I haunted the gun shows and tried out any number of “gun purses” and fanny packs, but they all had more problems or limits than what I already had, not to mention the fact that most were seriously expensive. And then I found the ONE I’d been looking for. My Springfield XD compact 9mm fits in it like a hand in a custom made glove, and the spare magazine fits into a front pouch perfectly – leaving plenty of room for wallet, lip balm and a pack of tissues. I have not carried a purse for many years, and I discovered it was nice to get all that stuff out of my pockets.

DTOM Concealed Carry Fanny Pack BUFFALO / BISON LEATHER-Tan
by DON’T TREAD ON ME CONCEAL AND CARRY HOLSTERS

Training with it came next, and it took me a little while to change a few things I’d been doing with the previous fanny pack. Then it was ready to take out into public. So far so good. The concealment is far superior to any holster under clothing, as far as I’m concerned. There is no possibility of “printing” or accidental exposure. If I avoid the “tell” of patting or adjusting it constantly, nobody will know the gun is there. And, unlike a purse, I likely won’t ever walk off and leave it.

I much prefer to carry openly, and my belt holster hasn’t changed in seven years, but I’m still interested in looking at and talking about the different ways people find to carry concealed, especially other women.

How do you carry? If you’ve tried using a “fanny pack” or purse for CC and didn’t like it, or still have problems with it, why not drop a line here and tell us about it? If we put our heads together, we can probably come up with something.

Children and Safety

This is apt to be a “hot button” topic because people have such a wide variety of opinions, experiences and ideas about it, but that’s pretty much exactly why few “top down” regulations or “laws” will ever be relevant for everyone. Just too many variables.

By what process do “children” become adults? How do people become responsible for themselves, rather than dependent on others for their lives and safety? What part does chronological age have to do with it?

We would all likely say that a two or three year old is incapable of exercising sufficient judgment to be trusted to hold or use a sharp object, let alone a gun – no matter how much one might attempt to teach them. To start with, most don’t have enough control of their muscles, but then there are the three year olds who play classical piano… Of course, that is the exception. I never met a prodigy like that myself, but my experience with three year olds tells me no. Can I then assume that this is true for everyone, everywhere?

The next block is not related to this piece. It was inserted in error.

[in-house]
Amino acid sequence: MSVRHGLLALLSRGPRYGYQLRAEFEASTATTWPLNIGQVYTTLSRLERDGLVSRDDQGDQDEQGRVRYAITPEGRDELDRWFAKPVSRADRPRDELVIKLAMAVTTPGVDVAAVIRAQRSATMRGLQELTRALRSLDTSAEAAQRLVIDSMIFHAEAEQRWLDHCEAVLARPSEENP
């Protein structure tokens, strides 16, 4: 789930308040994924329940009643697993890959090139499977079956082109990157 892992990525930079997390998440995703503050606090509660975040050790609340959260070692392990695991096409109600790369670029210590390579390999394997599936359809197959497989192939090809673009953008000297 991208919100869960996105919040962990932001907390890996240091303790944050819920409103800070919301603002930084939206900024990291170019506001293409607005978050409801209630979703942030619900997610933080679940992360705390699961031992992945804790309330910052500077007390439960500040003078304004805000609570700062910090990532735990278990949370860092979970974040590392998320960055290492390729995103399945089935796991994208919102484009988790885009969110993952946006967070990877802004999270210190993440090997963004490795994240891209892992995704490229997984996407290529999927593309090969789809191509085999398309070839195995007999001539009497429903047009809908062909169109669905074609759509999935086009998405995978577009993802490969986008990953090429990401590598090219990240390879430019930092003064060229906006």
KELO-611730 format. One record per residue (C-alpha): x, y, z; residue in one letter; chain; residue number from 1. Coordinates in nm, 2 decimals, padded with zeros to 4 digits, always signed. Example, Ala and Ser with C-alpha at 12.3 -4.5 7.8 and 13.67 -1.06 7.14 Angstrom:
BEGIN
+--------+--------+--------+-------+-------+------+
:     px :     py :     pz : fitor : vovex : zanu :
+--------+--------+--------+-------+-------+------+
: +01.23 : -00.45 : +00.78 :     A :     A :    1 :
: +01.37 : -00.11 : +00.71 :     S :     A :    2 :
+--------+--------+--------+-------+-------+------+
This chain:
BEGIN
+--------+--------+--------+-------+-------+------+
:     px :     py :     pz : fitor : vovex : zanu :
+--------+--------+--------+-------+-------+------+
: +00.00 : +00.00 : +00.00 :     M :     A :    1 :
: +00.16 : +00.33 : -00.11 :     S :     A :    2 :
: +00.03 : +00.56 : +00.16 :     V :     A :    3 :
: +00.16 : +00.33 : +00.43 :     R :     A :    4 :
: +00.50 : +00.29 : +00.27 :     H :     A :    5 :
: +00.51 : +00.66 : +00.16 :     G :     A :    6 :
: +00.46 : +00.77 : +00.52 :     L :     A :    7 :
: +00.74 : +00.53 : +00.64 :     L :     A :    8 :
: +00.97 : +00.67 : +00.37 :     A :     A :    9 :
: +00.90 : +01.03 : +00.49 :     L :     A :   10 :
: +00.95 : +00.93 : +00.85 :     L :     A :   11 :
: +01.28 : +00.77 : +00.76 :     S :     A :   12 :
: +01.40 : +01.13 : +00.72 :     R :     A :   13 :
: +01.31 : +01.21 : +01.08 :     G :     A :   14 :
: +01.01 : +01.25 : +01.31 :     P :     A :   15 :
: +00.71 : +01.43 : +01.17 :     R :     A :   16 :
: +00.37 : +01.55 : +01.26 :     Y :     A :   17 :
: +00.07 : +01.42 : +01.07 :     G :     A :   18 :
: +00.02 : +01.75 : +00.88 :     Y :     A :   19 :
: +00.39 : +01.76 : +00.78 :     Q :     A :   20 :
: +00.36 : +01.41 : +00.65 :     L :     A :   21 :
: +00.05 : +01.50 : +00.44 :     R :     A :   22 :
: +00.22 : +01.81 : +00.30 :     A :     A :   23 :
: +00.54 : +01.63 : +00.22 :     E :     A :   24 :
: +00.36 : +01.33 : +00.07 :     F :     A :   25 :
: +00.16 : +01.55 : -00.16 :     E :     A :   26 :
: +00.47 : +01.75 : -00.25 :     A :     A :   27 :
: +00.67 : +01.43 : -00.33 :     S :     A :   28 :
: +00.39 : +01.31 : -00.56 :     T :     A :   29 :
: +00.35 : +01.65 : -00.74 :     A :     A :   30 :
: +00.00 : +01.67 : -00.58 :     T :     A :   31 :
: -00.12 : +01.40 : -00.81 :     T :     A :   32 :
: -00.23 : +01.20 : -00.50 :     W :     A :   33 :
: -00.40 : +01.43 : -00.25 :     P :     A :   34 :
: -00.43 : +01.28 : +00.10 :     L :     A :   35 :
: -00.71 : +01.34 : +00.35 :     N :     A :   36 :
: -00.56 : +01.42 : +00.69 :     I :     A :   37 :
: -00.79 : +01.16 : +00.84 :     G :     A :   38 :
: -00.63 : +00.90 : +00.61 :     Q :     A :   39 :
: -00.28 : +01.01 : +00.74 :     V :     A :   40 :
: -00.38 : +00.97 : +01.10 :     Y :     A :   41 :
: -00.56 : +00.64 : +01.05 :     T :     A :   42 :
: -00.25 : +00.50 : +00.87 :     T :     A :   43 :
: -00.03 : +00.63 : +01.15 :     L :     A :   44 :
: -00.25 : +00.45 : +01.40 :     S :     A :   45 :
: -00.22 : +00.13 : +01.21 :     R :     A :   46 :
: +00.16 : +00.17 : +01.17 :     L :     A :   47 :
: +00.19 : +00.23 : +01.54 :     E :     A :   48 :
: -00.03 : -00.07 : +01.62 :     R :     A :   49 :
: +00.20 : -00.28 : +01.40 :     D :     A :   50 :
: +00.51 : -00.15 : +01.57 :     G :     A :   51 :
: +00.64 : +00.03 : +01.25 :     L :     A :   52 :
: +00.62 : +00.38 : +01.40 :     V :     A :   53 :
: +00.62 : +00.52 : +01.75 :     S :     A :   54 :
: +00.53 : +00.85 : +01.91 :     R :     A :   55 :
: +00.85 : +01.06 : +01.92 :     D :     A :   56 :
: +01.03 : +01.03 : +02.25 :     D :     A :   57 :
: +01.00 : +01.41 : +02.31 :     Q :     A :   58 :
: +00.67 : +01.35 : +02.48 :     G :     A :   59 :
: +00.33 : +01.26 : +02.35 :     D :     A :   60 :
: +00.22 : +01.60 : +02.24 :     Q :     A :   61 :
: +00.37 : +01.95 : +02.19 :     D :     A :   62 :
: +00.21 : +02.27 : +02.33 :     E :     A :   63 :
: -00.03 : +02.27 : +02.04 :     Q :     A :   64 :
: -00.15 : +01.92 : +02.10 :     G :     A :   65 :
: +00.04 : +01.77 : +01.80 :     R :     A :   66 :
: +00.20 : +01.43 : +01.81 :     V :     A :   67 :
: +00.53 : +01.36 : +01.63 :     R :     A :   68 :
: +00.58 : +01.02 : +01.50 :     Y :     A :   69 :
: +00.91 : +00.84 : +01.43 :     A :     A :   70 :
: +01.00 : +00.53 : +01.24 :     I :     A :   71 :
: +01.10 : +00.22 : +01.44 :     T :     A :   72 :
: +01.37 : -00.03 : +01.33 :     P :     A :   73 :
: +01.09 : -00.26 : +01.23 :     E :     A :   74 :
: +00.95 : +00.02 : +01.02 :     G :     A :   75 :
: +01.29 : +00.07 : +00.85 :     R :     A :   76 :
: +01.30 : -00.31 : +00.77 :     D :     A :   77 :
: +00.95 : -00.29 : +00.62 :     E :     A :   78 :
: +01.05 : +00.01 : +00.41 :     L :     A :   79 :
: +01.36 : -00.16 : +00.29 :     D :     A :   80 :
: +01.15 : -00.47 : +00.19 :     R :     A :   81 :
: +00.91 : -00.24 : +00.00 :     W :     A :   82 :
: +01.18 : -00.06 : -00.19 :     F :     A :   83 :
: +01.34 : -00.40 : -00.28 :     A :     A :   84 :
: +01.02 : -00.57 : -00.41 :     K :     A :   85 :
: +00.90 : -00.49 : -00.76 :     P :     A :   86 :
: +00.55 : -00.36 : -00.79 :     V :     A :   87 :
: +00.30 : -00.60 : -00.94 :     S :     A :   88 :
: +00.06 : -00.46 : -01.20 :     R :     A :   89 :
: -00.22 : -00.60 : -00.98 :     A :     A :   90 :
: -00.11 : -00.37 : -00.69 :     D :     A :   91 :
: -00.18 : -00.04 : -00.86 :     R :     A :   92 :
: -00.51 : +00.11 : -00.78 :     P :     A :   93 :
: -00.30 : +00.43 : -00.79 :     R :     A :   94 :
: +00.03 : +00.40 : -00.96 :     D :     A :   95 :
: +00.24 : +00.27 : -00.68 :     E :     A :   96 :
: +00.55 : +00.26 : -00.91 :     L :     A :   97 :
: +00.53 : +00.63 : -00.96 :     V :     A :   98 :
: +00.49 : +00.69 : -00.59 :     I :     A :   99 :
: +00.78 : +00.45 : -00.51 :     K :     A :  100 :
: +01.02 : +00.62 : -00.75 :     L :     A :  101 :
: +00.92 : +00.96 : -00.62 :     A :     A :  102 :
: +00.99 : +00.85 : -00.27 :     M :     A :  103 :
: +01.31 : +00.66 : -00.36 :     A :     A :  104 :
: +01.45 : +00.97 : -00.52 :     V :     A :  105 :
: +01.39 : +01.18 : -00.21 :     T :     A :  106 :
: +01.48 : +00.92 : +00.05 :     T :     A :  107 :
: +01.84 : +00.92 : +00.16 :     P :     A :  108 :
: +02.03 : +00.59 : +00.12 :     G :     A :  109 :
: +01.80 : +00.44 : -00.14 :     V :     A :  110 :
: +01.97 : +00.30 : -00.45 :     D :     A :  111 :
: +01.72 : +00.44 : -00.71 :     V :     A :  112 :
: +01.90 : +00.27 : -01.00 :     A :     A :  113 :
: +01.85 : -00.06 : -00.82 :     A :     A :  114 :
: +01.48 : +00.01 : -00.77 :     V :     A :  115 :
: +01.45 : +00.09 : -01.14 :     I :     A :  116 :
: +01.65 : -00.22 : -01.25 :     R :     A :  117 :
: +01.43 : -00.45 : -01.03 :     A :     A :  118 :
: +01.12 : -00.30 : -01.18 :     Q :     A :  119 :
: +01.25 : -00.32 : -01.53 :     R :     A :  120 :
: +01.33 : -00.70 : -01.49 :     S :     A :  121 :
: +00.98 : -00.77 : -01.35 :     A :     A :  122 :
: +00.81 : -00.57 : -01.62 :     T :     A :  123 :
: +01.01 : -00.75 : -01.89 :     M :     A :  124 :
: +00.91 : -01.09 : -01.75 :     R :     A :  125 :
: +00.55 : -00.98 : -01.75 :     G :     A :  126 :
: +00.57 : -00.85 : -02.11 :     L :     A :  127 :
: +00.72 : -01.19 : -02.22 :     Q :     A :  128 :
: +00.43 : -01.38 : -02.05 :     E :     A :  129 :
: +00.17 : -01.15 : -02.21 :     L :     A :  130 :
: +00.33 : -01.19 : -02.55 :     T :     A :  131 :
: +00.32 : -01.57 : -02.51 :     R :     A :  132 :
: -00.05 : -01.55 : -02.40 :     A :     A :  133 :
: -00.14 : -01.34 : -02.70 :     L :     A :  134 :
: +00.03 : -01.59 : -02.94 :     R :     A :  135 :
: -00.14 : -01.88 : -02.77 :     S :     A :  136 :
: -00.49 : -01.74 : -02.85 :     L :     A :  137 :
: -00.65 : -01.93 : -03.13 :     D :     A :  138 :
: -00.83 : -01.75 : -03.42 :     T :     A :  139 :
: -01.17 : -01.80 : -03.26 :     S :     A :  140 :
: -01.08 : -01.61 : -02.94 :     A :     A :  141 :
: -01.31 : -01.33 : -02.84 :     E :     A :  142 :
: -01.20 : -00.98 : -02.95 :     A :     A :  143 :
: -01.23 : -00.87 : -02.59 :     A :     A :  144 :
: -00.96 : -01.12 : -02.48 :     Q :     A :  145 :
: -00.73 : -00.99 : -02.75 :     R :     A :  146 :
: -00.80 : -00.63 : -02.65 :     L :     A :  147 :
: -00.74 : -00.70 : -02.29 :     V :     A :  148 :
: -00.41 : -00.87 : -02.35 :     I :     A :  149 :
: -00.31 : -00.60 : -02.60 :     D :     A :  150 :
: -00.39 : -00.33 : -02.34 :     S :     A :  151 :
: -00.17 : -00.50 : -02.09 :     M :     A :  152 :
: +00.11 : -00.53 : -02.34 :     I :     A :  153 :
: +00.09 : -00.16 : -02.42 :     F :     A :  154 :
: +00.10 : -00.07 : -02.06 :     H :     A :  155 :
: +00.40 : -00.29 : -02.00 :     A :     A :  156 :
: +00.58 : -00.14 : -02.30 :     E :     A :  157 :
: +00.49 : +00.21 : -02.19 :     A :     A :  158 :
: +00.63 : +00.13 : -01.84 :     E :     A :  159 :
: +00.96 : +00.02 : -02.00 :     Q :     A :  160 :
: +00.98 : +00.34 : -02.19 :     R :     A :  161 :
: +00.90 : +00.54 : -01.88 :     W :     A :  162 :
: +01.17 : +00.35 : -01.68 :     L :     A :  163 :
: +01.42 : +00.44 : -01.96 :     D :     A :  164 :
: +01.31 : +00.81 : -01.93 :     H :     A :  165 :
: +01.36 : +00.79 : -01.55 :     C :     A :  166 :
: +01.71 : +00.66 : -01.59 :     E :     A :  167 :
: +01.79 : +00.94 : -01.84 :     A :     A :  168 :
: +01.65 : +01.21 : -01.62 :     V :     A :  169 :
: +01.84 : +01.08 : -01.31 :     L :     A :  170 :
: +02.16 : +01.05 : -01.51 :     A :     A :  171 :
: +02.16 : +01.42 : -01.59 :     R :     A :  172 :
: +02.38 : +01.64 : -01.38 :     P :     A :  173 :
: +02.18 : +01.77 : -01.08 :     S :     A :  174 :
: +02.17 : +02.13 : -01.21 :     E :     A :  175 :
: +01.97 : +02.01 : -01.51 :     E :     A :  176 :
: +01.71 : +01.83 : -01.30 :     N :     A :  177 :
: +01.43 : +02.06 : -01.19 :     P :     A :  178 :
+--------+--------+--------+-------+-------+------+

How about a five year old? Ten? Seventeen and a half?

Again, it depends on the child. My two boys were taught to shoot when they were six or so. They were allowed to shoot pretty much whenever they wanted, as long as they had supervision. The older boy demonstrated good understanding and compliance with safety rules, along with general reliability taking responsibility for himself, and was given a .22 bolt action rifle for his 12th birthday. He’d had several BB and pellet guns before that, and did well with them. The younger brother, however, didn’t do so well in either the following rules or accountability departments, and he didn’t get his first .22 until he was nearly 14 – despite the expected moans about how it “wasn’t fair.”

Our job, as parents, is to demonstrate both adherence to the safety rules (integrity), and comprehensive personal responsibility for our choices and actions. Without that consistent example, it’s very difficult for children to understand the concepts or develop the necessary self discipline. That it actually happens sometimes anyway is a wonderful mystery.

But more than just a good example is required. The child must be given the opportunity… the necessity, to make age/cognition appropriate choices AND to live with the real consequences of those choices. We would, of course, prevent them from actually harming themselves if possible, but the consequences must be very real and very immediate – both for good AND bad choices. Just telling them about it, or “warning” or yelling our heads off when they’ve messed up won’t do the job, though praise for good choices is important too. Giving them all kinds of choices, but then immediately rescuing them from the bad ones is a terribly destructive thing – even something like cleaning up after children who are perfectly able to take care of that themselves.

For example, I think I was probably four years old when I found a pot handle sticking out over the edge of the stove. I was able to reach it, and pulled on it enough to tip it. I was drenched in ice cold water!! And then, to add insult to injury, I was given a cloth and expected to wipe up the water! Mean old mommy.

My mother told me, years later, that she did that on purpose after seeing me attempt to reach for things on the counter above my head. She figured that an ice cold shower would cure me of the tendency and didn’t want to wait for me to learn the hard way with something hot.  She was right! I never tried it again. And my own children learned about pot handles (and lots of other things) in much the same way.